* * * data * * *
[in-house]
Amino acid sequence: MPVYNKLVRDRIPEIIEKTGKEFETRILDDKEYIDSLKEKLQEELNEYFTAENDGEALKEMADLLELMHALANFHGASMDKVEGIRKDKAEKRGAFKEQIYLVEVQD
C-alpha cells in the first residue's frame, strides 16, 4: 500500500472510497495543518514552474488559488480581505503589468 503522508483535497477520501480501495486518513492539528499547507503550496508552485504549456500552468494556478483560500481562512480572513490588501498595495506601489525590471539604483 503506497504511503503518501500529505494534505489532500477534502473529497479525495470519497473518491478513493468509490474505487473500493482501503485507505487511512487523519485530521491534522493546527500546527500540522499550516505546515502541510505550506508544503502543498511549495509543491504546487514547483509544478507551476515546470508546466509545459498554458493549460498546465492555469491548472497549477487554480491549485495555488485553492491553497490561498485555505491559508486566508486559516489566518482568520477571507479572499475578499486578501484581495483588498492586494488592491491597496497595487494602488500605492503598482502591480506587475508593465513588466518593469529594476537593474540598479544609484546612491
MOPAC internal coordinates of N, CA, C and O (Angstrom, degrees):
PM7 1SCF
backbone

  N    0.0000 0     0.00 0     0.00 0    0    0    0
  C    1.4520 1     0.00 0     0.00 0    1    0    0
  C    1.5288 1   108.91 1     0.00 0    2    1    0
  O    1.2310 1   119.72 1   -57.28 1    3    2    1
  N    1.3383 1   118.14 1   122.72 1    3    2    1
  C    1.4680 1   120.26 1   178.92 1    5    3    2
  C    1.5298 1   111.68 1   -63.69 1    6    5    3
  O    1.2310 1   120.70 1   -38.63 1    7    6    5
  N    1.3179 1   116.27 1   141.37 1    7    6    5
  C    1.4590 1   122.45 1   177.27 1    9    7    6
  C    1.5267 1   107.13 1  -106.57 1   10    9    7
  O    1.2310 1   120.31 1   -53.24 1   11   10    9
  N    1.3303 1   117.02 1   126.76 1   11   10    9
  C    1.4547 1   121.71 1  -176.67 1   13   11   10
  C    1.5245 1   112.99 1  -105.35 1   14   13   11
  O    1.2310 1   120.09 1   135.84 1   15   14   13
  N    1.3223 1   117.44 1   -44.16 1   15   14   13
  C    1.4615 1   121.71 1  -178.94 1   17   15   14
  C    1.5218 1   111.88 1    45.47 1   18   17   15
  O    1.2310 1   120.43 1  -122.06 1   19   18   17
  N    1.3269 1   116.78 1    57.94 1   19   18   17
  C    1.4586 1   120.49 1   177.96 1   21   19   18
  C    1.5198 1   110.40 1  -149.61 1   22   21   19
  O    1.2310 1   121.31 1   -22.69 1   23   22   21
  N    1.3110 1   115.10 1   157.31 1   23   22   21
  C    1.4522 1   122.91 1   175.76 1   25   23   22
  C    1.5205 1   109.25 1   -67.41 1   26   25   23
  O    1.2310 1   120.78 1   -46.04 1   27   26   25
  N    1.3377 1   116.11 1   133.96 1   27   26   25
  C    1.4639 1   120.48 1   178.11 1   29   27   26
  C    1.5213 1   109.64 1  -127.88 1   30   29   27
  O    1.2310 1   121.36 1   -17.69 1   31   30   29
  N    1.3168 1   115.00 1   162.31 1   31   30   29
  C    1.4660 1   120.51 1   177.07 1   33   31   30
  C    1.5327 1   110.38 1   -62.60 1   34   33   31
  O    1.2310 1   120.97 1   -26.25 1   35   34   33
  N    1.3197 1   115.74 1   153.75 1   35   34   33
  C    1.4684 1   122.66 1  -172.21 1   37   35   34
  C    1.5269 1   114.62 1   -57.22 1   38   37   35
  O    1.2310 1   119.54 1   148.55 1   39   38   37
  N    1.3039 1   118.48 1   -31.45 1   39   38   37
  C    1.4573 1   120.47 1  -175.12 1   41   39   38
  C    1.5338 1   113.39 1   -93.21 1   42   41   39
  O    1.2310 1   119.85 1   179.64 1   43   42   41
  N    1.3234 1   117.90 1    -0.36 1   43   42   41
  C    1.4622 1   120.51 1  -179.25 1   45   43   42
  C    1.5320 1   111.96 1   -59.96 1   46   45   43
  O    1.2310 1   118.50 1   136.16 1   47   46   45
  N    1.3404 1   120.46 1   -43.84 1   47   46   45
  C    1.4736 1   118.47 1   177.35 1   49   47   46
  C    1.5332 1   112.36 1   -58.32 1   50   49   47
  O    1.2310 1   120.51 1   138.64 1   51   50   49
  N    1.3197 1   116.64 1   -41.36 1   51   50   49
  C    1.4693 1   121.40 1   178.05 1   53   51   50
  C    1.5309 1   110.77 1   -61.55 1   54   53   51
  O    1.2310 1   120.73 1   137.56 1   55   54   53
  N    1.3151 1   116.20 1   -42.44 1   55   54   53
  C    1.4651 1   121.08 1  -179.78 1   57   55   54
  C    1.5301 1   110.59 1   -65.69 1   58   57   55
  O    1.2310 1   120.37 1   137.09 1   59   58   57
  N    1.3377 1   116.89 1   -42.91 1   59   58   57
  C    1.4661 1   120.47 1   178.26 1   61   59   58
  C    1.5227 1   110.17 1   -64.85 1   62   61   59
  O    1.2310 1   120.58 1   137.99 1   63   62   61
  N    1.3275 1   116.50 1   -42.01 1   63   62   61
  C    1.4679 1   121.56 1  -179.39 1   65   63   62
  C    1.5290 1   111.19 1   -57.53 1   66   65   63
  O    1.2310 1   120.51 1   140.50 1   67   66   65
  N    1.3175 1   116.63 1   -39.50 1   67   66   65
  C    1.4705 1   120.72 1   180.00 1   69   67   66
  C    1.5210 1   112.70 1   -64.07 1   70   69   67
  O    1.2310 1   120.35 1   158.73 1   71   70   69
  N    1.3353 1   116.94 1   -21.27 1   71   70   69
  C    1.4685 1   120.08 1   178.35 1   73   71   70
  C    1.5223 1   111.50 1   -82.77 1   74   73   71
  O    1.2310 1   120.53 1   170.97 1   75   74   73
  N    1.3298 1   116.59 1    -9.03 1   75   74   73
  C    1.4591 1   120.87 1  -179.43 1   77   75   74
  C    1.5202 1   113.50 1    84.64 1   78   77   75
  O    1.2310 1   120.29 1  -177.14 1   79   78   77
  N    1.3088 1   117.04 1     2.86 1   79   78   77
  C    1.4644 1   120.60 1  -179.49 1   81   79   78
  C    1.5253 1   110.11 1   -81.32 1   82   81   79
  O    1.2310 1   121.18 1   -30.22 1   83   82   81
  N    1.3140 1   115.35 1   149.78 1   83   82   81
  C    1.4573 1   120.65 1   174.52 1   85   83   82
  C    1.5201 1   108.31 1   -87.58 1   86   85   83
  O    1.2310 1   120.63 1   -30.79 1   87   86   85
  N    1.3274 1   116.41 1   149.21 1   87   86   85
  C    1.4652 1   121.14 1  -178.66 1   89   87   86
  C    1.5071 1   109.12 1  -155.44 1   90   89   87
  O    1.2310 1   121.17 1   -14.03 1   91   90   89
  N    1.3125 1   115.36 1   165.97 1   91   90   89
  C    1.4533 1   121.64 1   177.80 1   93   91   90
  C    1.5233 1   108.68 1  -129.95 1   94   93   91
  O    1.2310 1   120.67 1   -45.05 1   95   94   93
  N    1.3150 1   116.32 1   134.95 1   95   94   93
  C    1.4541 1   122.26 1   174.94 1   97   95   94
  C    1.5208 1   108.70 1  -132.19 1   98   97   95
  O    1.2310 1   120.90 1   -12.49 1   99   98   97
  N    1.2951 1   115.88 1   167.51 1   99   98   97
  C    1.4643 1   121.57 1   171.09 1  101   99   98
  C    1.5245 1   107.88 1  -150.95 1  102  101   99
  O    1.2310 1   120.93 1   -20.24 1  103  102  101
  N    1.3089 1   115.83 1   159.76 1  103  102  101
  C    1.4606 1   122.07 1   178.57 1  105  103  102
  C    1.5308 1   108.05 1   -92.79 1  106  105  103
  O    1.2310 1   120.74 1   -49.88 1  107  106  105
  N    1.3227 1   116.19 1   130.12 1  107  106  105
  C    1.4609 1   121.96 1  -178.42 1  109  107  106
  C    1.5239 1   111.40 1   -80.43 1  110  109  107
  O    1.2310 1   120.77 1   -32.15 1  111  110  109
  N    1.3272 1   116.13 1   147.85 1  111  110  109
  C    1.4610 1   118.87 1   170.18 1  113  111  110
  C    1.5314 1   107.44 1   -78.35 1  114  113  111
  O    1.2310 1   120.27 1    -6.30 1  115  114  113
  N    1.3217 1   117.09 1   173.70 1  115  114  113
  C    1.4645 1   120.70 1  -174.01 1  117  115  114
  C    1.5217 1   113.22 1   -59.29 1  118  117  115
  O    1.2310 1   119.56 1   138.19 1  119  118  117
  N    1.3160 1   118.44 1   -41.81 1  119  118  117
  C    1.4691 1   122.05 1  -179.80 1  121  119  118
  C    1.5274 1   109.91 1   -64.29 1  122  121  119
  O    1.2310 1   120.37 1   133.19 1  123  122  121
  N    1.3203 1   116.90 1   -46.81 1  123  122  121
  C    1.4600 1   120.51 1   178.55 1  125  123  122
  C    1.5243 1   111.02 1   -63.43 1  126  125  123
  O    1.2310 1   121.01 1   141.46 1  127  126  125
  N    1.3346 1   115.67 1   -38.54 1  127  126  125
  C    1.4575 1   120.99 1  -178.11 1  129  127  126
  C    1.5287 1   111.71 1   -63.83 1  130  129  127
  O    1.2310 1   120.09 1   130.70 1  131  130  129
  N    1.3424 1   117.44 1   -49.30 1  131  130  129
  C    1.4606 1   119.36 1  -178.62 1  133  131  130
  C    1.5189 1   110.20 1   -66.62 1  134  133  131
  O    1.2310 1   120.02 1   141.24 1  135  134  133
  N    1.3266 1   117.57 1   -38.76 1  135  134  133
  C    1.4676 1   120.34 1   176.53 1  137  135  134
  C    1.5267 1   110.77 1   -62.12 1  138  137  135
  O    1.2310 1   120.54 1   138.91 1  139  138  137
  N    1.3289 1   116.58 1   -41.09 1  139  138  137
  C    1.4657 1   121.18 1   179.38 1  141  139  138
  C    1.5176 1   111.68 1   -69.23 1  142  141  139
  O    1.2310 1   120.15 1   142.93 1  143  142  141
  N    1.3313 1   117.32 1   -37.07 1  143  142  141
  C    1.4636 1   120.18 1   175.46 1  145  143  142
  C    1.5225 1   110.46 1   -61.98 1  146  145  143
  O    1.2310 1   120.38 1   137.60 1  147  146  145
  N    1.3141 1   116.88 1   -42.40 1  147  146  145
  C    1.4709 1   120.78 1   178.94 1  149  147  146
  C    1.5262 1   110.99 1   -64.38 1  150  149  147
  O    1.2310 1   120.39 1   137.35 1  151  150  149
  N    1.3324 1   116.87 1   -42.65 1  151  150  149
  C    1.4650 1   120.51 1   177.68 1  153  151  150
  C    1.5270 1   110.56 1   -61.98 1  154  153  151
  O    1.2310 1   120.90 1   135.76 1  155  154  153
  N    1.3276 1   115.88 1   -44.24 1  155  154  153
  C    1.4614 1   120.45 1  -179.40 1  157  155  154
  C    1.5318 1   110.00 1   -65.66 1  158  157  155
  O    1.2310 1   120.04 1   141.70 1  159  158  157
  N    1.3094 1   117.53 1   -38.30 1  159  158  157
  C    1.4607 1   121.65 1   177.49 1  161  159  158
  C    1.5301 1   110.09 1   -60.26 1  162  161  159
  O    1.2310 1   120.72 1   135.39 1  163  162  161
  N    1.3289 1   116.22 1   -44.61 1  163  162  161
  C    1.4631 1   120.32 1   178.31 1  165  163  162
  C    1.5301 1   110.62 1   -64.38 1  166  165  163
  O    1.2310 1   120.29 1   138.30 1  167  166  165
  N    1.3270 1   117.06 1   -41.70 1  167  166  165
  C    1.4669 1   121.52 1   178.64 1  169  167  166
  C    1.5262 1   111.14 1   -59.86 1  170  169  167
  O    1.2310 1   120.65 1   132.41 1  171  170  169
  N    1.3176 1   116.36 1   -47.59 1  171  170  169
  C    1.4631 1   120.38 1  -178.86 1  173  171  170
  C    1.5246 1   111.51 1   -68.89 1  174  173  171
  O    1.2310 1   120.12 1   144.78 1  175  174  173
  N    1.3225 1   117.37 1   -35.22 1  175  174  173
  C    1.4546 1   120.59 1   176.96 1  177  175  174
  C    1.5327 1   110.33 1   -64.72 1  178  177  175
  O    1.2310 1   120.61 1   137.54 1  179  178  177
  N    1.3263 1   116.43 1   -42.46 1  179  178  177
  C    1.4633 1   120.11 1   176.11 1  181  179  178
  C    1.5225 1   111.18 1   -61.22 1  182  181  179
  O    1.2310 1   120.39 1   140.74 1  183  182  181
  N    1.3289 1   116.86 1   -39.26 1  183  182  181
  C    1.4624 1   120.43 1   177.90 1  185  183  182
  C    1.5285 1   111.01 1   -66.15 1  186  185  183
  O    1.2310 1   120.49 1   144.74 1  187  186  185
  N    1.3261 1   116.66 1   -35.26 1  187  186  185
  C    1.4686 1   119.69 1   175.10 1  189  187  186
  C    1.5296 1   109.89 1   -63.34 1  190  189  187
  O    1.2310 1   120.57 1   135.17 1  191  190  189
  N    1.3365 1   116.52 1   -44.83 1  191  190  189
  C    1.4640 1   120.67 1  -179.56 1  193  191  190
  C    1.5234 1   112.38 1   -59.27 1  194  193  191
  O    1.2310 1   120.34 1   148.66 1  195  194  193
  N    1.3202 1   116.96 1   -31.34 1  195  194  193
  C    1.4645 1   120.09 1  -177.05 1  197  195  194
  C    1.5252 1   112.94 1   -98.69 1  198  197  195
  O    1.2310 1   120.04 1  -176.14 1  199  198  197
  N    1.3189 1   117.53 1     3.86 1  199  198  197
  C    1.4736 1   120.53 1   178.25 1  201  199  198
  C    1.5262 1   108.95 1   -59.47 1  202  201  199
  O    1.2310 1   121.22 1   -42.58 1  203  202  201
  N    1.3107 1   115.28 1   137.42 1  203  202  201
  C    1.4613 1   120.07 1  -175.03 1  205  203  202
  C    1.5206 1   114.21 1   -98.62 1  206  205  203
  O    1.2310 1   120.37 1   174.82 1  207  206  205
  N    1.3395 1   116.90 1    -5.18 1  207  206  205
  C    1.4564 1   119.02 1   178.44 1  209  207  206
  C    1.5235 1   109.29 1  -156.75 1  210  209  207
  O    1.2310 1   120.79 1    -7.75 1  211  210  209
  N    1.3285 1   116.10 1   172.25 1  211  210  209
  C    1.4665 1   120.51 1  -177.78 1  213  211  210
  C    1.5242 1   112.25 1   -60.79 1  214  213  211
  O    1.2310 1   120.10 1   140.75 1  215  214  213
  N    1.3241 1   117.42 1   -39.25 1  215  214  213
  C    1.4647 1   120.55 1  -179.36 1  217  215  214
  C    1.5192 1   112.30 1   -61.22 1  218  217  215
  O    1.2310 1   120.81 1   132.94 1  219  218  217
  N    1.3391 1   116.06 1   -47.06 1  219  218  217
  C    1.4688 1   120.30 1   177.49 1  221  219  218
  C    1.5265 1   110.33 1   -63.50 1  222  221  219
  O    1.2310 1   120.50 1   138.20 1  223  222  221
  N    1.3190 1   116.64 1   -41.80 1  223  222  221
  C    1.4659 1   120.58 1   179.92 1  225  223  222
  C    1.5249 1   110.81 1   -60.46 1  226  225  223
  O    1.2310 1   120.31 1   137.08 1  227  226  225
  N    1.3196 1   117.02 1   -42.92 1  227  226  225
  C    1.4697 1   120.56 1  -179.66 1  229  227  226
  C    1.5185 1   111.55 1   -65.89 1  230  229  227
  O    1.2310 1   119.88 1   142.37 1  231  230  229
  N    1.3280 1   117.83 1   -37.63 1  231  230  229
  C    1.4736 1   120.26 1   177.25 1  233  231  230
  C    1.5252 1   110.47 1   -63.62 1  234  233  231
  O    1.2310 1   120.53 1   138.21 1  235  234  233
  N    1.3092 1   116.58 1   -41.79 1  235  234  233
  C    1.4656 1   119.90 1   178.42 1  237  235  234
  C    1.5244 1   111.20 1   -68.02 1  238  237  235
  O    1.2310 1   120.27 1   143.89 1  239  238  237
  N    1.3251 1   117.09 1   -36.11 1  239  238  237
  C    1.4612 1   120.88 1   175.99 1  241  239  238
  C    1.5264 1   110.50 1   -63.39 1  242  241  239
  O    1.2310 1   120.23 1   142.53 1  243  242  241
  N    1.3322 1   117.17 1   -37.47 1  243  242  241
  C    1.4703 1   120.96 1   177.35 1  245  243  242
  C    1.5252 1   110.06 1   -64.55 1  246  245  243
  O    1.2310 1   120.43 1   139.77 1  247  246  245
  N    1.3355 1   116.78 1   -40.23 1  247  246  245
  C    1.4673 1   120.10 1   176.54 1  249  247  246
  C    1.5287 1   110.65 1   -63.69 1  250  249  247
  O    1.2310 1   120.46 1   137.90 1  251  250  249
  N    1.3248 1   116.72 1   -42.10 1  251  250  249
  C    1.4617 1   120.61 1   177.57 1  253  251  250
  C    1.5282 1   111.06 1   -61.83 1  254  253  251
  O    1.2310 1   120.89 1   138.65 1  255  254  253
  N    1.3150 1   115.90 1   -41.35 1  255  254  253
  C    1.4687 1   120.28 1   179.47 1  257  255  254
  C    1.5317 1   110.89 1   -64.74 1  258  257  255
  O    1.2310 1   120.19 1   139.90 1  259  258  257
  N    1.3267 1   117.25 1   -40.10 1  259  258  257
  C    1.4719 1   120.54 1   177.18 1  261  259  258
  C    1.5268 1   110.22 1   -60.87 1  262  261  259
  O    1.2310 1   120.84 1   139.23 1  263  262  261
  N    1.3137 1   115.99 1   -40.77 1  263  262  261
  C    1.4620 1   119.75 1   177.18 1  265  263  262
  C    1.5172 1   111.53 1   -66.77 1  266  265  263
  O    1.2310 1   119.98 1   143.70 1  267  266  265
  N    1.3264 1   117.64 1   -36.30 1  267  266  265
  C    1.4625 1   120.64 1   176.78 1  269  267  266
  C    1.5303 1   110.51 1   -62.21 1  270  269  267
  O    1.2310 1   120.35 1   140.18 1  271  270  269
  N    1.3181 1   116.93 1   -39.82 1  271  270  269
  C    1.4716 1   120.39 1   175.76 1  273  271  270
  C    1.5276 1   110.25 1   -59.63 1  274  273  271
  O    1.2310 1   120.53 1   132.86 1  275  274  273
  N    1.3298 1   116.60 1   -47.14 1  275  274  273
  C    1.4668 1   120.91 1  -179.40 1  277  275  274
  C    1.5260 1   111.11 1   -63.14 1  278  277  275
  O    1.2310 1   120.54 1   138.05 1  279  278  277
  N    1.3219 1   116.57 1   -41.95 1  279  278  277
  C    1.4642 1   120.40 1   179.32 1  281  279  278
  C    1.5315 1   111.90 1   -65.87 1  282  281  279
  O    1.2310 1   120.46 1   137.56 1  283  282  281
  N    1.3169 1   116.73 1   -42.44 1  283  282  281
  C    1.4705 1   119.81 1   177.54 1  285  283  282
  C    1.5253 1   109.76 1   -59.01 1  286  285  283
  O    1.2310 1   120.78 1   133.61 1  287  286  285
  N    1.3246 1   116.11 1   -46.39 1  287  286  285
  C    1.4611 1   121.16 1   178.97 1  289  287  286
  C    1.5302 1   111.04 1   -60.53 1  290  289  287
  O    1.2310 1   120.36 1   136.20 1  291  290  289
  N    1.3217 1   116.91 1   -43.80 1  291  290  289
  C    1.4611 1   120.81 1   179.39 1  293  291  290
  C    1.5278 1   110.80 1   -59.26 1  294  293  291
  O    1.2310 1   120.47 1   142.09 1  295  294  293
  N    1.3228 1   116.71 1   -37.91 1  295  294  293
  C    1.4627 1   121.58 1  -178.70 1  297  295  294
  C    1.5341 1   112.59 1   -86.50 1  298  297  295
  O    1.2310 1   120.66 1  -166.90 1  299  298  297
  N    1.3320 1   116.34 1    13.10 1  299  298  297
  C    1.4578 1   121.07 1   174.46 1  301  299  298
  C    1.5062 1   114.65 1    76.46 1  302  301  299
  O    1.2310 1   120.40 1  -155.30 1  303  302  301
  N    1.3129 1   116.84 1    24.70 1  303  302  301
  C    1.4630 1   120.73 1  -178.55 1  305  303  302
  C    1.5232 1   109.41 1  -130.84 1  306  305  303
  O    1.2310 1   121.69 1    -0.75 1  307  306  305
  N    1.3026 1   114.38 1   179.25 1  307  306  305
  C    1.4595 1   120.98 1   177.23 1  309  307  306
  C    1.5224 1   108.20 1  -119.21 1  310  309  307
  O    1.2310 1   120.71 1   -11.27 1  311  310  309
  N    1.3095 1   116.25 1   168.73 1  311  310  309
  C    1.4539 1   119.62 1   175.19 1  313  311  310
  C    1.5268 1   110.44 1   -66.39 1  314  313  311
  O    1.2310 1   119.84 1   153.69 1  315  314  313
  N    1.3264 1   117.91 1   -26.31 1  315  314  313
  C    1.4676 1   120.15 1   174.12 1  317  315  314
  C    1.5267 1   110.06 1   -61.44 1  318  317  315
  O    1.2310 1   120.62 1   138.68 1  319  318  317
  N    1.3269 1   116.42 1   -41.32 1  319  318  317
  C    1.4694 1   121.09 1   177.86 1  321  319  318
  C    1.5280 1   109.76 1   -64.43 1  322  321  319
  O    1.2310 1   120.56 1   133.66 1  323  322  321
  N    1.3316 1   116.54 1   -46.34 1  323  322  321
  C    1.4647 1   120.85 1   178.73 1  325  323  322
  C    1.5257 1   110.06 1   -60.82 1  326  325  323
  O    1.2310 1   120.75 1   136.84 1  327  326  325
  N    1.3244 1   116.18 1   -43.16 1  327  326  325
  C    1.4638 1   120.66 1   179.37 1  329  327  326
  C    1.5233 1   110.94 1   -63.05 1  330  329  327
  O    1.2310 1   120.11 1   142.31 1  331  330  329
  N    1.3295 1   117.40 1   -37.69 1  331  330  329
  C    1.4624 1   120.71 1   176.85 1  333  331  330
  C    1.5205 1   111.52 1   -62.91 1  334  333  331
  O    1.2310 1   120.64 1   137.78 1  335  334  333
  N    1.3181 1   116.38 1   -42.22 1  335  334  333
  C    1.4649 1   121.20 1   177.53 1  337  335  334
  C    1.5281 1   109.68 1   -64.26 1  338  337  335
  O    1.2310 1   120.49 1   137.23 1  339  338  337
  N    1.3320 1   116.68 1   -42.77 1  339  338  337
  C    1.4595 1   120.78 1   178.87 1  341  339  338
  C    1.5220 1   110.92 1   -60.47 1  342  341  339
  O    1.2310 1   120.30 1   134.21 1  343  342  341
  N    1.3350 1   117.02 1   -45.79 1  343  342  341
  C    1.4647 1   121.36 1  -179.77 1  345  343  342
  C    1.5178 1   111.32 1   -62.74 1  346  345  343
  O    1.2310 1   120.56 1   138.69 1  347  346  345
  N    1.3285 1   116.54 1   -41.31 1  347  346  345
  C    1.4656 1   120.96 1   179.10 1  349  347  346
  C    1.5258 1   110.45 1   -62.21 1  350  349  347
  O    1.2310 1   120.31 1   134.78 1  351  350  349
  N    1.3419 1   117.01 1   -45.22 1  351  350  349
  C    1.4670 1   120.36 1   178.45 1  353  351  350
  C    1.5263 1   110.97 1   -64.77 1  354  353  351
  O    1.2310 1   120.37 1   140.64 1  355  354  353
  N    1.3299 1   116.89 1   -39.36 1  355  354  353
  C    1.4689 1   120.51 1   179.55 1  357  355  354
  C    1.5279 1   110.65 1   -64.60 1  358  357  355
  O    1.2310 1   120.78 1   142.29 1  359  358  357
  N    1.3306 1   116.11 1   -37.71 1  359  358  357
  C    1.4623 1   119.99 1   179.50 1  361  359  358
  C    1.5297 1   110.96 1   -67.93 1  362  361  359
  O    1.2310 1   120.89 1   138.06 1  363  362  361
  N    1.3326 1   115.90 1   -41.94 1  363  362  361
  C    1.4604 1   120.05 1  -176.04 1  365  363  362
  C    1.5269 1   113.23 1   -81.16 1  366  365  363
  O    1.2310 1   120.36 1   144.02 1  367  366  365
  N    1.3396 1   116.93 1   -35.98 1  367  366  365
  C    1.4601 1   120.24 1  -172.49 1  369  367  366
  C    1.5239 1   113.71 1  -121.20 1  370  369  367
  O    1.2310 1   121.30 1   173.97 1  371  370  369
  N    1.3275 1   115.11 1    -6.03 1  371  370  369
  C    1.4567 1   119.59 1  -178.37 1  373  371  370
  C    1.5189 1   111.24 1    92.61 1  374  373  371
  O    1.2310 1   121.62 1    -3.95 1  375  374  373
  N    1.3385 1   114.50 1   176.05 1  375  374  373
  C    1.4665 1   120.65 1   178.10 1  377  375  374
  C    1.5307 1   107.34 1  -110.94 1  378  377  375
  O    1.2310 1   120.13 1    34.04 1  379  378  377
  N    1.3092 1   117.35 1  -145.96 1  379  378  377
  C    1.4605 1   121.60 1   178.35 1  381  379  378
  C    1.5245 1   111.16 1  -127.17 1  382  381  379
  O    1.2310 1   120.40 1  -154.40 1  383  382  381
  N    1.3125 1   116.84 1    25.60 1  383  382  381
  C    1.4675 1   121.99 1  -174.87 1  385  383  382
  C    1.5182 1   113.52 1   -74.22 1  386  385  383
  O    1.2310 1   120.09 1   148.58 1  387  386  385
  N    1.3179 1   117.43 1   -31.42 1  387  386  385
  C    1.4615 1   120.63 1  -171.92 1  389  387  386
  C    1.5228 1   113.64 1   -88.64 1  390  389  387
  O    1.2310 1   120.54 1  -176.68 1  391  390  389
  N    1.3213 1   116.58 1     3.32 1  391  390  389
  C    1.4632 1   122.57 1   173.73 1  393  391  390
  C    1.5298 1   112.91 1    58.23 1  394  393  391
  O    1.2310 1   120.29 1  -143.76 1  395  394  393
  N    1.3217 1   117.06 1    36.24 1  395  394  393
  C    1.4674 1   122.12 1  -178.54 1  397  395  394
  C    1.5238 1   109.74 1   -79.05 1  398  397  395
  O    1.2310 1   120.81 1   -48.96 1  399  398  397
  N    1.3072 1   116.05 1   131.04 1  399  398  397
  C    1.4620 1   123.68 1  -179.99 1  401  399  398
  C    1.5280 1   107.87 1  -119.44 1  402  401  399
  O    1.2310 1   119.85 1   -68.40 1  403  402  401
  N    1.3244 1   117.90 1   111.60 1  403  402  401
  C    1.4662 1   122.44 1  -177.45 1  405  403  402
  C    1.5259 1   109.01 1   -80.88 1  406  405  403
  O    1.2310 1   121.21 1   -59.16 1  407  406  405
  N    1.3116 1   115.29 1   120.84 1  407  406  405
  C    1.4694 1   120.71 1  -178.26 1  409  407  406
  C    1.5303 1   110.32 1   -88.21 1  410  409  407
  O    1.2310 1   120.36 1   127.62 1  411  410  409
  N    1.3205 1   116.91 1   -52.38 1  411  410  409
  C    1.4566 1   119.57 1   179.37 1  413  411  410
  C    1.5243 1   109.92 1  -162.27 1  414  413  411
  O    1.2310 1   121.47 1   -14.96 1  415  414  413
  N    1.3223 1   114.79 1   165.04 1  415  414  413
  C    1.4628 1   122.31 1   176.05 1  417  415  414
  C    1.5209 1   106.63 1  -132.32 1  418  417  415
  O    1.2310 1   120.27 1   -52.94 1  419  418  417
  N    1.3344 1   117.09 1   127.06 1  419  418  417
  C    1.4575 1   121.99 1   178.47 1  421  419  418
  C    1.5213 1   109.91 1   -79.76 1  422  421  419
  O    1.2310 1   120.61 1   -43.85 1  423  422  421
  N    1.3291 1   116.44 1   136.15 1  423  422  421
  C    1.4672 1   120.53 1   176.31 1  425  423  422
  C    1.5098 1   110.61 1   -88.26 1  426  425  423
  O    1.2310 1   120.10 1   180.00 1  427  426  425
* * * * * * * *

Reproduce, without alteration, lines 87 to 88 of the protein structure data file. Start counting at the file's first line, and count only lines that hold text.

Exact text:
  N    1.3088 1   117.04 1     2.86 1   79   78   77
  C    1.4644 1   120.60 1  -179.49 1   81   79   78